You want to judge the truth value of my statement by the tone with which I state it? Please, have a little self-respect.

  53. #53 EK
    September 15, 2010

    daedalus – I at least am not stating that your hypothesis is implausible. I am stating that there is no empirical support for the claims that you make, which you admit, and which I’d conclude is a problem. The bickering over prior plausibility, I think, is irrelevant.

  54. #54 daedalus2u
    September 15, 2010

    EK, no. You have defined “empirical evidence” to be a clinical trial of a certain type. That is the same definition that the anti-vax people are using when they say there is no “empirical evidence” that vaccines do not cause autism because there is no vaccinated/unvaccinated clinical trial.

    That is not what “empirical evidence” means. Empirical evidence is data. There is plenty of data that supports a low-NO hypothesis of autism. The male excess supports a low-NO hypothesis because higher NO is associated with estrogen and lower NO is associated with testosterone.

    That there is a higher incidence of autism in males is empirical data
    That there is higher NO levels in females due to estrogen is empirical data
    That there is lower NO in males due to testosterone is empirical data.

    A combination of empirical data is also empirical data.

    There is empirical data that low NO causes autism.

    Everything that is known about the physiology of autism supports the low-NO hypothesis. When you combine many pieces of empirical data using Bayesian statistics, and all of them are in one direction, the final plausibility can be very high, or rather the probability that low NO is not associated with autism becomes very low.

  55. #55 EK
    September 15, 2010

    daedalus – I think that you have redefined “empirical evidence” to mean something more akin to “prior plausibility,” and I think that there is a reason the two are usually distinguished, so I’m not sure how to respond. The ‘anti-vaxers,’ etc., are also making strong claims lacking empirical evidence, based on lots of thinking, pattern-finding, and terribly convincing personal anecdotes. I don’t know why you are using this analogy, but I’m not sure that your approach isn’t more comparable to theirs (though I’d grant that your hypothesis is probably far more plausible, and maybe worth exploring).

    Your hypothesis has not been tested. Period. I think this is not a good basis on which to make the types of claims you’ve made above.

  56. #56 Drivebyposter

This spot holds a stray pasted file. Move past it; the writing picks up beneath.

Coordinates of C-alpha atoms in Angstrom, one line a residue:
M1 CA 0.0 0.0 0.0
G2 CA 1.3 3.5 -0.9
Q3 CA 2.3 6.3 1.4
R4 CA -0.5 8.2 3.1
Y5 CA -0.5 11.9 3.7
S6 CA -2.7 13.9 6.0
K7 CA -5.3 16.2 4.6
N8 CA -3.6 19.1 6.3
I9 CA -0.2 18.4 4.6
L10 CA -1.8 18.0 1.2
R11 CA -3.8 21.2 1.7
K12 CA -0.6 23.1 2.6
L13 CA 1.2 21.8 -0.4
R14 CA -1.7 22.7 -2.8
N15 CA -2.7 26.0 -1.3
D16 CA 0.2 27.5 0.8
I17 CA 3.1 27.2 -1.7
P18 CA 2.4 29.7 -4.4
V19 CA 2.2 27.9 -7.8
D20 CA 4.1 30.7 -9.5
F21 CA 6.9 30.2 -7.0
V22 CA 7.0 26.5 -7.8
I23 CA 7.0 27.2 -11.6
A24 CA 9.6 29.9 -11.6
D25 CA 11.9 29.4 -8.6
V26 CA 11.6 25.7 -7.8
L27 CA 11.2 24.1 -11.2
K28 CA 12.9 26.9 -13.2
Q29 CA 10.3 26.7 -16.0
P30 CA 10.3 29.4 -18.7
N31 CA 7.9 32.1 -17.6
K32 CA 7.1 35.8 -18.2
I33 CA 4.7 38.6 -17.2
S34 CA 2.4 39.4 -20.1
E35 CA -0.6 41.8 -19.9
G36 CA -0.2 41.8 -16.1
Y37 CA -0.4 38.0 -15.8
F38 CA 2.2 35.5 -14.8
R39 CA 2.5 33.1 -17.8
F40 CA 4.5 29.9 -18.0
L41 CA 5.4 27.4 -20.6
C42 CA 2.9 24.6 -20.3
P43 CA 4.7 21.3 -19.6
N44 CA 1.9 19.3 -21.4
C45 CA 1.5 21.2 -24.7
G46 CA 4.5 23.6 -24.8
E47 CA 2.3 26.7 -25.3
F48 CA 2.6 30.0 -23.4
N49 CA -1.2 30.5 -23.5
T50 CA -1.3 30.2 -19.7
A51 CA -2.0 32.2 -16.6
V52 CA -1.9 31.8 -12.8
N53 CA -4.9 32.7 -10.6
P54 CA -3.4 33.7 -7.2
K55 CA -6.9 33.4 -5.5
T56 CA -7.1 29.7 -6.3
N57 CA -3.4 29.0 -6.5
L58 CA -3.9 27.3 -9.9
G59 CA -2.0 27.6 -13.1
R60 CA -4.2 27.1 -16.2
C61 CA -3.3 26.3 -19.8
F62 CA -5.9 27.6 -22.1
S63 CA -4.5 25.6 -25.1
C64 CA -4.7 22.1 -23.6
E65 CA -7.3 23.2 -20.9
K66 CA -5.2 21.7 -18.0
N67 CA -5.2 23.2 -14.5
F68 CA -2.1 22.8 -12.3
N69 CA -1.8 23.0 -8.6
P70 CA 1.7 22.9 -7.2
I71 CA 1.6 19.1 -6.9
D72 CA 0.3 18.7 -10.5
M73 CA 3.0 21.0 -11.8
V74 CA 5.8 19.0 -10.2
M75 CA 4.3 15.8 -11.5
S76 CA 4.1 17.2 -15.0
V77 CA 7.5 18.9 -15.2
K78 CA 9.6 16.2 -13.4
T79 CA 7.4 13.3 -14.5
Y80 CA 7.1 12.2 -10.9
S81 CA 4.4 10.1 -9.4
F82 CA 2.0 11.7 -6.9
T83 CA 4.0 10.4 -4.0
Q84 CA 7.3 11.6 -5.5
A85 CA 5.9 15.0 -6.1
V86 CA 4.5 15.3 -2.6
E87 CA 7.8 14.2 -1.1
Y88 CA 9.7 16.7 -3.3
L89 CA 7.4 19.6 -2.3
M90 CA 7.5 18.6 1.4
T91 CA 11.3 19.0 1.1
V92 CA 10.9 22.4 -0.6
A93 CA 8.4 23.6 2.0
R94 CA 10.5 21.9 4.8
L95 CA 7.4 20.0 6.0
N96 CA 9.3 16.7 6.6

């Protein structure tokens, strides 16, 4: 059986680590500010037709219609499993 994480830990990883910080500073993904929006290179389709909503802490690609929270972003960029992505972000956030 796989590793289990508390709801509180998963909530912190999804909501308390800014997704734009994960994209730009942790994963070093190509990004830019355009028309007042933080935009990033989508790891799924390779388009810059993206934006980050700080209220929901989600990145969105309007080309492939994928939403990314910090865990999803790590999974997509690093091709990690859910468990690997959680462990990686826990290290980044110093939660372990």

September 15, 2010

    Where is Dr. Jay. I haven’t seen him around for a while. Maybe I just haven’t been looking in the right comments sections though.

  57. #57 a-non
    September 15, 2010

    20+ posts about the virtues (or lack thereof) of nitric oxide? Holy comment thread hijacking, Batman!

  58. #58 Orange Lantern
    September 16, 2010

    Eh, the trolls seem to have quieted down as of late. You should have been here for the rhubarb thread.

    Wouldn’t it be nice if an antivaxer would actually critique the study with intellectual honesty and engage in insightful debate? Pipe dream…

  59. #59 EK
    September 16, 2010

    oops – sorry..

  60. #60 Chris
    September 16, 2010

    Orange Lantern, you should go by Skeptic Blog where Paul King has laid out his objections to the study. He did get upset that some of us (cough… cough…me) asked for documentation backing up his contention. I have since found out that he is part of a group (Geier) that have a novel form of biomedical treatment (chemical castration).

    Plus, there the Dynamic Duo (John Stone and Clifford Miller) from the oddly named “childhealthsafety” blog are putting amusing comments on at the Science Based Pharmacy

  61. #61 DLC
    September 16, 2010

    So.. This far we’ve come and no mercury-autism link, no vaccine-autism link. It’s a dead hypothesis.
    It’s pushing up the daisies.
    it’s rung down the curtain and joined the choir invisible!
    it is an Ex -Idea.
    The Mercury-Autism link hypothesis wouldn’t voom if you put 20,000 volts through it!

    and any moment now the crowd of Antivax Vikings will dash in and start singing.

  62. #62 Lawrence
    September 16, 2010

    @daed – You are interpreting data in the way that you want it be interpreted. Until there are controlled studies done, your hypothesis is no better or no worse than any other hypothesis out there (neither proven or unproven – it just exists).